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Abstract: Results from the theory of the generalized hypergeometric functions of matrix argument, and the related zonal polynomials, are used to develop a new approach to study the asymptotic distributions of linear functions of uniformly distributed random matrices from the classical compact matrix groups. In particular, we provide a new approach for proving the following result of D’Aristotile, Diaconis, and Newman: Let the random matrix H_{n} be uniformly distributed according to Haar measure on the group of n × n orthogonal matrices, and let A_{n} be a nonrandom n × n real matrix such that tr (A'_{n} A_{n} ) = 1. Then, as n→∞, √n tr A_{n} H_{n} converges in distribution to the standard normal distribution.
p. 611635
Received: 23 February 2011; in revised form: 25 August 2011 / Accepted: 26 August 2011 / Published: 1 September 2011
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Abstract: This paper has three main objectives: (a) Discuss the formal analogy between some important symmetryinvariance arguments used in physics, probability and statistics. Specifically, we will focus on Noether’s theorem in physics, the maximum entropy principle in probability theory, and de Finettitype theorems in Bayesian statistics; (b) Discuss the epistemological and ontological implications of these theorems, as they are interpreted in physics and statistics. Specifically, we will focus on the positivist (in physics) or subjective (in statistics) interpretations vs. objective interpretations that are suggested by symmetry and invariance arguments; (c) Introduce the cognitive constructivism epistemological framework as a solution that overcomes the realismsubjectivism dilemma and its pitfalls. The work of the physicist and philosopher Max Born will be particularly important in our discussion.
p. 636652
Received: 25 July 2011; in revised form: 27 August 2011 / Accepted: 1 September 2011 / Published: 6 September 2011
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Abstract: Freiling [1] and Brown [2] have put forward a probabilistic reductio argument intended to refute the Continuum Hypothesis. The argument relies heavily upon intuitions about symmetry in a particular scenario. This paper argues that the argument fails, but is still of interest for two reasons. First, the failure is unusual in that the symmetry intuitions are demonstrably coherent, even though other constraints make it impossible to find a probability model for the scenario. Second, the best probability models have properties analogous to nonconglomerability, motivating a proposed extension of that concept (and corresponding limits on Bayesian conditionalization).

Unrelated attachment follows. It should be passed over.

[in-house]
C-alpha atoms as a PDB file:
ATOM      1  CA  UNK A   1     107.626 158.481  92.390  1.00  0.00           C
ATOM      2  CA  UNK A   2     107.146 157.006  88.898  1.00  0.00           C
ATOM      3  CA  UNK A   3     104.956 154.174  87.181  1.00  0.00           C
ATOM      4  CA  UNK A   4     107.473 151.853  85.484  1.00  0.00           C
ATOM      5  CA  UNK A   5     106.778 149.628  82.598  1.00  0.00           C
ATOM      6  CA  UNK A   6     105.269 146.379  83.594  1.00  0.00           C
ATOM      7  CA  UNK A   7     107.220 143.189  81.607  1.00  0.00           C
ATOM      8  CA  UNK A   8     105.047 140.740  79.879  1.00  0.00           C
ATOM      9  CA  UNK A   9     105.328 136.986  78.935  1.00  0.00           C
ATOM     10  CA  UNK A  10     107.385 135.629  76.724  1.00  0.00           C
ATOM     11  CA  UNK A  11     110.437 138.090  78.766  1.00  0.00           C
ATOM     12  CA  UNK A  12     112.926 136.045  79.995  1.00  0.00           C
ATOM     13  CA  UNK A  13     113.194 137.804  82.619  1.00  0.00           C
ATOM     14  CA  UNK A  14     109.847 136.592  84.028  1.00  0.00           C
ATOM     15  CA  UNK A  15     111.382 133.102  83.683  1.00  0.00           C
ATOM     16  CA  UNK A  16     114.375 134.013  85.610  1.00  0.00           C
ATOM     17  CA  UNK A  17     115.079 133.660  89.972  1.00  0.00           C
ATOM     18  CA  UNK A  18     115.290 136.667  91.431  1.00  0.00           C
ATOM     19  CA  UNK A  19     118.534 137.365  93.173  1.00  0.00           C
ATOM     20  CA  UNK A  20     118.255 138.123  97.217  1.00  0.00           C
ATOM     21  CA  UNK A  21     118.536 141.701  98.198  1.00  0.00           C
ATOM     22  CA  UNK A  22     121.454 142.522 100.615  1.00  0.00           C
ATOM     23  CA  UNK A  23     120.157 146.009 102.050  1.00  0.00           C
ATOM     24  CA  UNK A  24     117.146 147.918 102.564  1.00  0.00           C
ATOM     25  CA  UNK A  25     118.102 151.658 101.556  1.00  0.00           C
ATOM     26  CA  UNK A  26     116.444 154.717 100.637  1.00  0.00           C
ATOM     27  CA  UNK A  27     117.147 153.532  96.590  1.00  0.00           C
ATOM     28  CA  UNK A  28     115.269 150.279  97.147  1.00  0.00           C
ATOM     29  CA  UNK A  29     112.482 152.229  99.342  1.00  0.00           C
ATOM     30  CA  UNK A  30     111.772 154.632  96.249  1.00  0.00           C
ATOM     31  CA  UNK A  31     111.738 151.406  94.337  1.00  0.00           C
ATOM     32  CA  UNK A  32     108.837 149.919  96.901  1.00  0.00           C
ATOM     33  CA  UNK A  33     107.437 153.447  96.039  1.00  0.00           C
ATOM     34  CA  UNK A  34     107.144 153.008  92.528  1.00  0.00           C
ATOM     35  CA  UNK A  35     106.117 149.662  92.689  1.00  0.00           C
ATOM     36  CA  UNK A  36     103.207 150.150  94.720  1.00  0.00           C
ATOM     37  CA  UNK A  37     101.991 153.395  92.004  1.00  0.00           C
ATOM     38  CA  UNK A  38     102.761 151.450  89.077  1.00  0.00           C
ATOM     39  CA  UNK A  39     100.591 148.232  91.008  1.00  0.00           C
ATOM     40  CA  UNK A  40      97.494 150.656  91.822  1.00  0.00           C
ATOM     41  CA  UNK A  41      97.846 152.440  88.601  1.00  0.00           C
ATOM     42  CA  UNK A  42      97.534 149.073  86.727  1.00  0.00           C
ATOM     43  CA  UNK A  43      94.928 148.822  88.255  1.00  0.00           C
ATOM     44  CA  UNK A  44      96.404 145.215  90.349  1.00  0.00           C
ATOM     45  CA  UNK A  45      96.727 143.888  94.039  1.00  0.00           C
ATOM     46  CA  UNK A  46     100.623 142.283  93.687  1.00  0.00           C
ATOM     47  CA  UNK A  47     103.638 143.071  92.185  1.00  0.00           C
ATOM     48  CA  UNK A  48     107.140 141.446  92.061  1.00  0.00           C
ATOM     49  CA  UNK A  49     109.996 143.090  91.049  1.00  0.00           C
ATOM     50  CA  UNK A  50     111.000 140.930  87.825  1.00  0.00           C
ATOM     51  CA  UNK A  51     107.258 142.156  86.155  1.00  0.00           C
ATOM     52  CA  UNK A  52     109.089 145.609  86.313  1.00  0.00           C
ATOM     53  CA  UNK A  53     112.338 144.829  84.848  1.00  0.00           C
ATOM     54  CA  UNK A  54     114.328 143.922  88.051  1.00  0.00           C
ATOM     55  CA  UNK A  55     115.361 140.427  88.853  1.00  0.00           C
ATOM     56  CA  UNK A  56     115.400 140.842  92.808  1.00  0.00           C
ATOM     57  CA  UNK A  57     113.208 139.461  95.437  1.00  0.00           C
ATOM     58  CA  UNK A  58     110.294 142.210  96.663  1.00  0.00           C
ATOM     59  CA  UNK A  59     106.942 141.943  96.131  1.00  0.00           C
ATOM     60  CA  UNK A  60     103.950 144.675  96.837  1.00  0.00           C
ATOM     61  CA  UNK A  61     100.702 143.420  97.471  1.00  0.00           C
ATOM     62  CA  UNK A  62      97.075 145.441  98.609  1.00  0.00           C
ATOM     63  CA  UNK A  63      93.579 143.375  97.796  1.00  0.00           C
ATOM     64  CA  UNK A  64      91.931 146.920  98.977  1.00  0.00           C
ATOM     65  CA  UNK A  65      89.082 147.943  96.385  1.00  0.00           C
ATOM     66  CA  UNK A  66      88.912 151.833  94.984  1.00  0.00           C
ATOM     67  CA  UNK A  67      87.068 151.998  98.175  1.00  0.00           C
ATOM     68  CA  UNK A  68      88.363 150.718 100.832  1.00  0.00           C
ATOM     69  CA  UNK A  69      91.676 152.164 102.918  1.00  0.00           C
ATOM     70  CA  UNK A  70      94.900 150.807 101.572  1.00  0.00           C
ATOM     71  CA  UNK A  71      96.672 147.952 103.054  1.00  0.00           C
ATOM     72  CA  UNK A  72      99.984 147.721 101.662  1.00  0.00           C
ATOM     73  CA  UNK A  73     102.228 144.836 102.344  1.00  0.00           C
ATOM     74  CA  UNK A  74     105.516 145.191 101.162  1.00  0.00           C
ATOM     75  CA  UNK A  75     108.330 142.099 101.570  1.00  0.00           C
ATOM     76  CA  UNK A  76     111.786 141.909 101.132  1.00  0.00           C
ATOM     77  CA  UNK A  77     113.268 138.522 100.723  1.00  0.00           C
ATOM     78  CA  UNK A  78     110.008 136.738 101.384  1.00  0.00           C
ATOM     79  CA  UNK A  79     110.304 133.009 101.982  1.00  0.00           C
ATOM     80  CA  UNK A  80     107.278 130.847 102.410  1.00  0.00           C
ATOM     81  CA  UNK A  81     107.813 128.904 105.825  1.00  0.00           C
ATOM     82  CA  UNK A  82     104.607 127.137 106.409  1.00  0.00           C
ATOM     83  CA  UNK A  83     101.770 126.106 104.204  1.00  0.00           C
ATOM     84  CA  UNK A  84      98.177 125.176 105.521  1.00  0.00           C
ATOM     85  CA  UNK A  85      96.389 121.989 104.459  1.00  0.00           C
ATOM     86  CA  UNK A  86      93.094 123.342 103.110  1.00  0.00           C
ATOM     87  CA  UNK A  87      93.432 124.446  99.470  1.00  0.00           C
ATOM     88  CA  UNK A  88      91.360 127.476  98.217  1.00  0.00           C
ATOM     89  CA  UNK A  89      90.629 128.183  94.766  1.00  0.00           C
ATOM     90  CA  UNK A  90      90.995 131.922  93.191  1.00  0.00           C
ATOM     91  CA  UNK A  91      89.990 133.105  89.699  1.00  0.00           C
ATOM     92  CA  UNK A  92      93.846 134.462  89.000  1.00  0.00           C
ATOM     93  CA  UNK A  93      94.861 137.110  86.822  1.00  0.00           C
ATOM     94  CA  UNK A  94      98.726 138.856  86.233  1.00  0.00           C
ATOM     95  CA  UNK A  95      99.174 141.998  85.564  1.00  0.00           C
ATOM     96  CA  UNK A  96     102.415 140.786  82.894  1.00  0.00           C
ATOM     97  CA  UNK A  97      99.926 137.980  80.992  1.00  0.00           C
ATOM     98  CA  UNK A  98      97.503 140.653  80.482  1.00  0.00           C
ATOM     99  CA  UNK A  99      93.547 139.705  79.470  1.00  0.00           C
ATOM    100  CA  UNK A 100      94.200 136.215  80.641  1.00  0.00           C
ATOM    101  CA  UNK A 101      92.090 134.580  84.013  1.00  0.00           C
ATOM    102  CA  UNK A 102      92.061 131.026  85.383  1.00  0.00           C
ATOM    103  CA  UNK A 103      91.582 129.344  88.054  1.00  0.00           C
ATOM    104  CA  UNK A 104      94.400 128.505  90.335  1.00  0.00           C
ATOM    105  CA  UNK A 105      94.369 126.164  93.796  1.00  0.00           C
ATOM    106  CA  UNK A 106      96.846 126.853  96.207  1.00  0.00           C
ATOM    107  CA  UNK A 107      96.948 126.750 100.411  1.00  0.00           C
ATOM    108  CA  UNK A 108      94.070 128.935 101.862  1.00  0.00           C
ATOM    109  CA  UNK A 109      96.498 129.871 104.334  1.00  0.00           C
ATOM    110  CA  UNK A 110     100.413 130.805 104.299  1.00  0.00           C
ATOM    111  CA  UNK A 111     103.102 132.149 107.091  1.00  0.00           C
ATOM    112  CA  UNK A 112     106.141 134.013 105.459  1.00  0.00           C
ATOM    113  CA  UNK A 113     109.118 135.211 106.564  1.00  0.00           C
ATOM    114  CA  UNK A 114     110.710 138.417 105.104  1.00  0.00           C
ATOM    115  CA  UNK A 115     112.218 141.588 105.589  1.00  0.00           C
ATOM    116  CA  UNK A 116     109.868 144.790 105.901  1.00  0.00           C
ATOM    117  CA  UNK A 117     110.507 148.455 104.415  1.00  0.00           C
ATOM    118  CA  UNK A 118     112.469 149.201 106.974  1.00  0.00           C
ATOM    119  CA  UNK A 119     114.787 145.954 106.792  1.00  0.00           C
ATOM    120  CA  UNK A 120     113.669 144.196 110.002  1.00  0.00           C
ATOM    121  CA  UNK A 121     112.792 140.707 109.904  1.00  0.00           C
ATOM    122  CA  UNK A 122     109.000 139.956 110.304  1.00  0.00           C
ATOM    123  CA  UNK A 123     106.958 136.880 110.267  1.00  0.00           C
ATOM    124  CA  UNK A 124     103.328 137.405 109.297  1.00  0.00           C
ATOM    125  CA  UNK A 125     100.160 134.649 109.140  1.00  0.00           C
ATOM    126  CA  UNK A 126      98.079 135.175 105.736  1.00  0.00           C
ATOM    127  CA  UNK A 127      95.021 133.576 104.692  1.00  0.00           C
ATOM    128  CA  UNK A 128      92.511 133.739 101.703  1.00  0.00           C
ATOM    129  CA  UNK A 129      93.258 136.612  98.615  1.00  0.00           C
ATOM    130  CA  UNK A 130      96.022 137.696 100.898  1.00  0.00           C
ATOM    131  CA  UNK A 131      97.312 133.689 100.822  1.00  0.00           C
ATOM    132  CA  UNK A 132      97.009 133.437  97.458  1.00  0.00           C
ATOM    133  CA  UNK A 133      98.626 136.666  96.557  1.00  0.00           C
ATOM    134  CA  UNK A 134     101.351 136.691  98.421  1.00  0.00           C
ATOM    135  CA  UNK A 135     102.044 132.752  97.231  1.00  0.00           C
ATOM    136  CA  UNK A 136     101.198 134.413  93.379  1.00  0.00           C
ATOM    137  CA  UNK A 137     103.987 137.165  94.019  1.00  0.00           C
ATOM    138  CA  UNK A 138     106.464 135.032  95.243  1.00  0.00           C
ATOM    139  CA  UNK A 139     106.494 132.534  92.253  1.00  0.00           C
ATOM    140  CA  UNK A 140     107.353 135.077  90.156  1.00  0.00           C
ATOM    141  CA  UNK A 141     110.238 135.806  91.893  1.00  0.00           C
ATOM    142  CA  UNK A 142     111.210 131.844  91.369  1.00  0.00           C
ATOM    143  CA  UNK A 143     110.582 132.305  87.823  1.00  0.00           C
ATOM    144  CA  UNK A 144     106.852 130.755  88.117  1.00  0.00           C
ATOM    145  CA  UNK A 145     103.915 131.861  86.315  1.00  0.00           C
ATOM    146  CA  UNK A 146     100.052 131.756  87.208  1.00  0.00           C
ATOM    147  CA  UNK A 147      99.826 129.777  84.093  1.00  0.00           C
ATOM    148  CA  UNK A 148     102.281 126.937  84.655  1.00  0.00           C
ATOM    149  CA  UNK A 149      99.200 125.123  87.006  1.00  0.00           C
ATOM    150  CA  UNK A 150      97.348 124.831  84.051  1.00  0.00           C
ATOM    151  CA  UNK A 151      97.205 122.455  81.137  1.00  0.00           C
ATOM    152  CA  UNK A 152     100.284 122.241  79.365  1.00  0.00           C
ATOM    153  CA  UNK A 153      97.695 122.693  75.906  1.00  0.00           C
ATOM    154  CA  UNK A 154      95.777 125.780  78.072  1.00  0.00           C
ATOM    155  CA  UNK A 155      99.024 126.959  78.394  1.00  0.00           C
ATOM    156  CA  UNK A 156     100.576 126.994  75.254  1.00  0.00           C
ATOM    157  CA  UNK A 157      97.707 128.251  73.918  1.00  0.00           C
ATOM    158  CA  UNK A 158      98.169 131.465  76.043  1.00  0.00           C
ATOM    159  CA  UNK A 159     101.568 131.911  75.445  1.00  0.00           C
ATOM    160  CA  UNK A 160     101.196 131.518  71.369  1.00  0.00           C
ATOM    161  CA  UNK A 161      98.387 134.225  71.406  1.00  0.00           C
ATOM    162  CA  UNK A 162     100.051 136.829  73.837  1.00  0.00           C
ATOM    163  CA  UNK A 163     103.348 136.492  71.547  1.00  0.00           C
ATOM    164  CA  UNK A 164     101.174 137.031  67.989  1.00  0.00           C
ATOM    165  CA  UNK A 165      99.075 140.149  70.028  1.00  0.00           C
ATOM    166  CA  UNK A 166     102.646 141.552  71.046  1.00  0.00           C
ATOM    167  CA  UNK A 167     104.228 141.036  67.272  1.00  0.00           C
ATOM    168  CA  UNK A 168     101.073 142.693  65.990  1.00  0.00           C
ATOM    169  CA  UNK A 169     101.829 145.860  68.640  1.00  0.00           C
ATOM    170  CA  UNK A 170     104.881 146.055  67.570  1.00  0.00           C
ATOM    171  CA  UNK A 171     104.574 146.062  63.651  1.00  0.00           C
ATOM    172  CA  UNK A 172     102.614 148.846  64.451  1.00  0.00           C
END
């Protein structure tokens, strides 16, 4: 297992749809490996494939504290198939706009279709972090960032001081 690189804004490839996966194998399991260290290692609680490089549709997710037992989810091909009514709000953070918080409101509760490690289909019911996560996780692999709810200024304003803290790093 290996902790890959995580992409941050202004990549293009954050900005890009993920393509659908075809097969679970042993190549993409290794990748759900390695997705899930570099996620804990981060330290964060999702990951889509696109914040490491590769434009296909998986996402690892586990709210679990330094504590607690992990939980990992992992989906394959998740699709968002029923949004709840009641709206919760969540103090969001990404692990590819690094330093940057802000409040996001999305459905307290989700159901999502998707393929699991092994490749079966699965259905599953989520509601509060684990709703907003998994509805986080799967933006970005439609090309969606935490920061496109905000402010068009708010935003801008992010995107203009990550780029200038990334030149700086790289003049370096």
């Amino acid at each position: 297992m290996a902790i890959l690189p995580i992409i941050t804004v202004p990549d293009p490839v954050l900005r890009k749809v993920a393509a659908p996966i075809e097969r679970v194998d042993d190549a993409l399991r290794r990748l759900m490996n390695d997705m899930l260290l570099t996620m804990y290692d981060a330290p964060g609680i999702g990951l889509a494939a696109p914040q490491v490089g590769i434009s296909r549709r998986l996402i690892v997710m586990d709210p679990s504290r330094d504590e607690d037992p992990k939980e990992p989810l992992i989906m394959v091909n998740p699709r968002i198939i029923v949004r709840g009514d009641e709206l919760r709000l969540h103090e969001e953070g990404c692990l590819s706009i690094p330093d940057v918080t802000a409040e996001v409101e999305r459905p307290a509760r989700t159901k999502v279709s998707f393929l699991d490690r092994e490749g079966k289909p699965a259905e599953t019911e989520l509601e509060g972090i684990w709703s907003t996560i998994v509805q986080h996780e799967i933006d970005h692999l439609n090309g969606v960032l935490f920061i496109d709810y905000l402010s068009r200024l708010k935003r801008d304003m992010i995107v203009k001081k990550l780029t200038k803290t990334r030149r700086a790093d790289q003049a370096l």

p. 653679
Received: 1 April 2011; in revised form: 30 August 2011 / Accepted: 5 September 2011 / Published: 7 September 2011
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Abstract: In order to make graphical Gaussian models a viable modelling tool when the number of variables outgrows the number of observations, [1] introduced model classes which place equality restrictions on concentrations or partial correlations. The models can be represented by vertex and edge coloured graphs. The need for model selection methods makes it imperative to understand the structure of model classes. We identify four model classes that form complete lattices of models with respect to model inclusion, which qualifies them for an Edwards–Havránek model selection procedure [2]. Two classes turn out most suitable for a corresponding model search. We obtain an explicit search algorithm for one of them and provide a model search example for the other.
p. 680698
Received: 27 April 2011; in revised form: 25 August 2011 / Accepted: 30 August 2011 / Published: 16 September 2011
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Abstract: This article proves that formal theories of evidential favoring must fail because they are inevitably language dependent. I begin by describing Carnap’s early confirmation theories to show how language dependence problems (like Goodman’s grue problem) arise. I then generalize to showthat any formal favoring theory satisfying minimal plausible conditions will yield different judgments about the same evidence and hypothesis when they are expressed in alternate languages. This does not just indict formal theories of favoring; it also shows that something beyond our evidence must be invoked to substantively favor one hypothesis over another.